Mat-Su Valley News

UV Safety Month: how sun-safe are you?

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July is UV Safety Month and a good reminder to take care of your skin and protect yourself from ultraviolet rays that can increase your chances of skin cancer. Here in Alaska, we’re fortunate to live in the land of the midnight sun; more daylight means more sunshine and for many people, more time outdoors enjoying it. But Alaskans are at just as much of a risk at developing skin cancer, the most common cancer in the U.S. Brush up on our UV safety tips to keep you and your family safe this summer.

  1. Wear sunscreen (duh!) but choose it carefully! Many sunscreens can have chemicals that are dangerous for both you and the environment. Take a few minutes to do a little research and pick the sunscreen that’s right for you.
  2. Think outside the box. It’s obvious that you need to apply sunscreen when you’re lying on the beach but what about when you’re just out for a hike? It’s still very important to wear sunscreen, especially when you consider that higher altitudes can increase your exposure.
  3. Know the UV index for the day. Different levels of UV rays change the risk. The more you know, the safer you can plan.

While these tips are important for everyone to follow, those receiving radiation treatment need to be extra careful in the sun. Skin in an area receiving radiation therapy may already be red or burned from treatments so be extra cautious. Schedule your sun time when the UV index is lower, either early or late in the day. Wear a hat and clothes that cover most of your body and choose your sunscreen carefully. As always, don’t hesitate to talk to your doctor about your concerns or to ask for recommendations.

Cancer Bites: July recipe / Gazpacho


There are some cravings that can only be satisfied by pure comfort food. There’s no comfort food quite like a bowl of soup but no one wants piping hot soup when it’s warm out! This month we’re bringing you a recipe that will satisfy that comfort food craving without the steaming hot broth of your go-to chicken noodle.

A traditional Spanish dish, this soup is refreshing and cool. It’s made with raw vegetables, which means no heating up the house with a hot stove. Extra bonus: it’s tomato-base may help reduce the risk of pancreatic cancer according to a study from The University of Montreal. This traditional recipe is sure to be a hit in any household!

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Cancer Bites: June recipe / Honey Mustard Chopped Chicken Salad

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There’s something about summertime that calls for bright salads and chilled beverages. Luckily, Alaska’s long summer days make for the perfect produce growing season, another reason to get creative with easy, thrown-together dinners chock-full of Alaska Grown nutrients. Our June edition of Cancer Bites features a recipe that could easily become your new go-to this summer, and beyond.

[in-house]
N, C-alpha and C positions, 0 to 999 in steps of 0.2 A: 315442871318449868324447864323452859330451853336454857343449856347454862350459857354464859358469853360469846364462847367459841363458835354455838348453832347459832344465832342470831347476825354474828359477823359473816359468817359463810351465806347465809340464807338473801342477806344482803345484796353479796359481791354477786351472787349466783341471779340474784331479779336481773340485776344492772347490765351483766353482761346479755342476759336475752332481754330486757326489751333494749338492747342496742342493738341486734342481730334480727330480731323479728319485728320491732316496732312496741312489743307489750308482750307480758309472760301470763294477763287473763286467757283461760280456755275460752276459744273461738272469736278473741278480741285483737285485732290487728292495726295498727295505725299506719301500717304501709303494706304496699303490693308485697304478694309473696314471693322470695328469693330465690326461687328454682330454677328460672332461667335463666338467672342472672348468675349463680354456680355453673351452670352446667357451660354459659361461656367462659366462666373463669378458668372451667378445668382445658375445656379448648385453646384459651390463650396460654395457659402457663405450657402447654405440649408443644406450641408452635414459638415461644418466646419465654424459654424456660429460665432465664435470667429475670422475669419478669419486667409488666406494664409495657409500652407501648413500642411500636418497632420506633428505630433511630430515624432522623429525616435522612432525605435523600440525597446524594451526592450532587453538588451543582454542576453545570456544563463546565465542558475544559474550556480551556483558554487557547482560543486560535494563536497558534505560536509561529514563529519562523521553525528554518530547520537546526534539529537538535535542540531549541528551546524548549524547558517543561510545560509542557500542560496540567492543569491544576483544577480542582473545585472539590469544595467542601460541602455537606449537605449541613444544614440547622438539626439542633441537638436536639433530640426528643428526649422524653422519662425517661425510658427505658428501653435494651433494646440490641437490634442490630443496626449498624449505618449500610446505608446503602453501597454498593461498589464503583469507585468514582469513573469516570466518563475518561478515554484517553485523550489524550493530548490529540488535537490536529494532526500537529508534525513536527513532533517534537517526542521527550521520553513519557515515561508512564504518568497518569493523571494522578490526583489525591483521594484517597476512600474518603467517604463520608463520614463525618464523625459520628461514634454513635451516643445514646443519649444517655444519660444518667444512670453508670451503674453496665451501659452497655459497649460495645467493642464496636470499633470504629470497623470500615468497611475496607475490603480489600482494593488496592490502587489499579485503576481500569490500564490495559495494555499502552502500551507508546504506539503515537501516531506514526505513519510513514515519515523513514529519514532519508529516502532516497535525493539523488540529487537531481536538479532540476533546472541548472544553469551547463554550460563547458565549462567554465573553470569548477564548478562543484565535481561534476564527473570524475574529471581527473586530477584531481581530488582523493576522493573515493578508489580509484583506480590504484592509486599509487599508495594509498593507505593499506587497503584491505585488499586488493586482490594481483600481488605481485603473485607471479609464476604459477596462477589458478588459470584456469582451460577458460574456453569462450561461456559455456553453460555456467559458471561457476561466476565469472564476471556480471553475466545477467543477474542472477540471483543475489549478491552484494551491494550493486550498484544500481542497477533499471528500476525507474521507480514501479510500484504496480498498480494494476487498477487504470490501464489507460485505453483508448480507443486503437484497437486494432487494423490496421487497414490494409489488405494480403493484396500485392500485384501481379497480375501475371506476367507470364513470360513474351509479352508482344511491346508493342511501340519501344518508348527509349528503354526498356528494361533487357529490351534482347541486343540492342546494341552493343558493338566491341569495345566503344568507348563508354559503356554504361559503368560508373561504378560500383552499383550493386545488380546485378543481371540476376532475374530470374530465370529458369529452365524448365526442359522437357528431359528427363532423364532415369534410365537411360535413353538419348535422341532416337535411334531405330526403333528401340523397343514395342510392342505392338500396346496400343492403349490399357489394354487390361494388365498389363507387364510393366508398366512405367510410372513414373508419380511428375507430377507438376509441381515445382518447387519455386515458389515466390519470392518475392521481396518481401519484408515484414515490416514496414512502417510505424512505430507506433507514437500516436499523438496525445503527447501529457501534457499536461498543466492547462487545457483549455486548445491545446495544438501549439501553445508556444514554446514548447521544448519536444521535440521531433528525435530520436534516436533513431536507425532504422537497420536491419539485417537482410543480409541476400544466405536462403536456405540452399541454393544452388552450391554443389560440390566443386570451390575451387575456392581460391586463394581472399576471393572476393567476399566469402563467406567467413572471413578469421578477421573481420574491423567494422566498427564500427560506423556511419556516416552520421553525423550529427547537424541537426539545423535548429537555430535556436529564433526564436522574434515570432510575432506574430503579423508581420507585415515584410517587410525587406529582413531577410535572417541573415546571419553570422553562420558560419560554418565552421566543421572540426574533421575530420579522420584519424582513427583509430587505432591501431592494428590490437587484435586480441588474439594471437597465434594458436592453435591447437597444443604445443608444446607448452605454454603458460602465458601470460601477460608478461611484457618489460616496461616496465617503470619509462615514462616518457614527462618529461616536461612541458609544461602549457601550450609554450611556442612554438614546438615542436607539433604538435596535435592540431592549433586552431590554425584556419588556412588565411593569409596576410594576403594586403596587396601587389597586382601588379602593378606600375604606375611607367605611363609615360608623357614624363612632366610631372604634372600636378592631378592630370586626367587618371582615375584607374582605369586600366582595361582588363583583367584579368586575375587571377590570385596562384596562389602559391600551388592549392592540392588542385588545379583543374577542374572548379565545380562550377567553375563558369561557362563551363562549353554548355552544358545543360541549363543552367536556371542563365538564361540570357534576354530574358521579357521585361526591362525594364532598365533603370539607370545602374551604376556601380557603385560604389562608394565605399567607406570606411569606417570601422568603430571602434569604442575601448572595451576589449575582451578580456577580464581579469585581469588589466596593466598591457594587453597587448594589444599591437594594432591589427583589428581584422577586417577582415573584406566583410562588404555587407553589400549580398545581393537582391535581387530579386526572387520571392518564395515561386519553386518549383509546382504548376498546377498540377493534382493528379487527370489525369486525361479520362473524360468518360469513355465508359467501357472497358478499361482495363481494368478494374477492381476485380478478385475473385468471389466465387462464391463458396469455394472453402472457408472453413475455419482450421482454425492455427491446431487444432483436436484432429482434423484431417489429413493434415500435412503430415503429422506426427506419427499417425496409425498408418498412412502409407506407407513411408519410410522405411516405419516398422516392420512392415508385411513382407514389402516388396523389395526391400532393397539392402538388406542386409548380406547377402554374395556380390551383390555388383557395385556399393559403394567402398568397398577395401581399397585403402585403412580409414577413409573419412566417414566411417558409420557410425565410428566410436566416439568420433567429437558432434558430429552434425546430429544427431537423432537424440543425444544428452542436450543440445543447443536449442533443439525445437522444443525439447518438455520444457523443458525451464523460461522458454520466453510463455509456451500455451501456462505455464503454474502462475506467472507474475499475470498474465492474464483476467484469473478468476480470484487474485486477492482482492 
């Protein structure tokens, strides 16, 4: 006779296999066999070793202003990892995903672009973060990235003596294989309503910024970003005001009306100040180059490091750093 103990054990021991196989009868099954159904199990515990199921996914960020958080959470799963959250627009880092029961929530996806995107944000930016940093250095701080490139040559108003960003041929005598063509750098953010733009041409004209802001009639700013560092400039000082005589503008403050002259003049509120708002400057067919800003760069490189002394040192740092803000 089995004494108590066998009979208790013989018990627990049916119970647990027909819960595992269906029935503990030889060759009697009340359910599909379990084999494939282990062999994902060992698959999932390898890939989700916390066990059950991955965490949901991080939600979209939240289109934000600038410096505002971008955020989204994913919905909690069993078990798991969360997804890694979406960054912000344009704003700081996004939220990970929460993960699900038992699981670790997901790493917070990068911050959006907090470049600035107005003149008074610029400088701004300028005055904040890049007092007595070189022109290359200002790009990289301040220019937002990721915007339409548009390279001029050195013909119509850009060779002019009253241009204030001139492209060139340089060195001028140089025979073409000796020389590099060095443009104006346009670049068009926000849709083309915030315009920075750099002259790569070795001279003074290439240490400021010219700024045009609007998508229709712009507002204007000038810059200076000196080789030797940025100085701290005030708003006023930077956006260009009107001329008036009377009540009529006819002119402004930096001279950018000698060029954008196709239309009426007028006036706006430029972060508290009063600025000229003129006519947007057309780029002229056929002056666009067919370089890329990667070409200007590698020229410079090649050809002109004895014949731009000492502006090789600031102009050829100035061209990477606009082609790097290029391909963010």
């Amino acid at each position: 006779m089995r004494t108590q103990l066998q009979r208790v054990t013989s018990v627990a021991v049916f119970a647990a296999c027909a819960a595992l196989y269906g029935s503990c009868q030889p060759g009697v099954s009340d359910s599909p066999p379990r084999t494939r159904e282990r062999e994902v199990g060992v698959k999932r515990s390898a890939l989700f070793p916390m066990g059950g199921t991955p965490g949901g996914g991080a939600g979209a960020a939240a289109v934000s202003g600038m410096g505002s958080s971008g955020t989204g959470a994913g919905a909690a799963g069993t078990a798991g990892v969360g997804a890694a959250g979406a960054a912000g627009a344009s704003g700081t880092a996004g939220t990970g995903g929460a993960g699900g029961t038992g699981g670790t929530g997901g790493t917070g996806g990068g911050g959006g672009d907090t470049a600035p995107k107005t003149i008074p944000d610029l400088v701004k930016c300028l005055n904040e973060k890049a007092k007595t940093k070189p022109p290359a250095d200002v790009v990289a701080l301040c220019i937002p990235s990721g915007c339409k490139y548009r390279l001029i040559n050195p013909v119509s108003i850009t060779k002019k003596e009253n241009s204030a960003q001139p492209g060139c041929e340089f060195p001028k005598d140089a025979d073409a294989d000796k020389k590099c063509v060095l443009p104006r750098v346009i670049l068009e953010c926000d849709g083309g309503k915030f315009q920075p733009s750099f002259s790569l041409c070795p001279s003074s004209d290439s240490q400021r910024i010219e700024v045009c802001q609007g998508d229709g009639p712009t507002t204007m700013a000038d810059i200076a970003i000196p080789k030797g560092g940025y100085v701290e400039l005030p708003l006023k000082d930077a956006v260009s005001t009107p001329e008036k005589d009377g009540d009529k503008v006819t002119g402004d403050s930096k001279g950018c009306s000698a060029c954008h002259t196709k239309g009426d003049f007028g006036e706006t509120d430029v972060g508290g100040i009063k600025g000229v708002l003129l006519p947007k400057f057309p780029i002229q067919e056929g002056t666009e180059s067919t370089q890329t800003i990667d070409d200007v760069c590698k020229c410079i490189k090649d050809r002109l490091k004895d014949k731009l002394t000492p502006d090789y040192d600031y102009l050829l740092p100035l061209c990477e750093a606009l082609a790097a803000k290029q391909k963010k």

Packed with flavors of feta, tomato and red onion, this Honey Mustard Chicken Chopped Salad also provides a healthy dose of protein, phytonutrients and vitamins. Lycopene is an antioxidant found in tomatoes, while inulin is found in onions and has been shown to help prevent the development of colon cancer. We hope you try this recipe and we’d love to hear your thoughts on our Facebook page. Enjoy!

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Knock out cancer at the Midnight Sun Golf Classic

During the summer, our passions for getting outdoors and for giving back to our community often collide. This weekend, your Anchorage and Valley Radiation Therapy Centers' doctors and staff are getting out and getting active to support a great cause at the Midnight Sun Golf Classic, an annual event that will donate this year’s proceeds to Hospice of Anchorage

Hospice of Anchorage works with the patient and family, nurses and physicians to provide assistance through the transition from life to death, and to cope with loss and grief. Hospice gives people the opportunity to live fully regardless of their illness and support can take many different forms including education, consultations and assistance with insurance and legal matters. All services are free of cost and range from a one-time visit to periodic contact lasting weeks or months.

We can’t wait to “swing into solstice” this Saturday and support a really great cause. Think you can ‘Knock Out Cancer?’ We’ll see you there!


Qigong Classes: good for the body + soul

Have you heard of Qigong? Ever tried it? Valley Radiation Therapy Center is proudly offering free Qigong (pronounced “chi-gong”) to patients every Tuesday at 11:30 a.m. Our wonderful instructor, Chris Remick, will lead you and others in the class through a session of gentle Qigong exercises, consisting of breathing practices and slow, stretching movements. Qigong is designed to increase fluid movement and build awareness of how the body moves through space.

We can’t stress enough how beneficial physical activity is for our patients and we encourage you to stop by and check out Qigong! Want more information? Hear more from Chris himself in this quick video. We hope to see you there!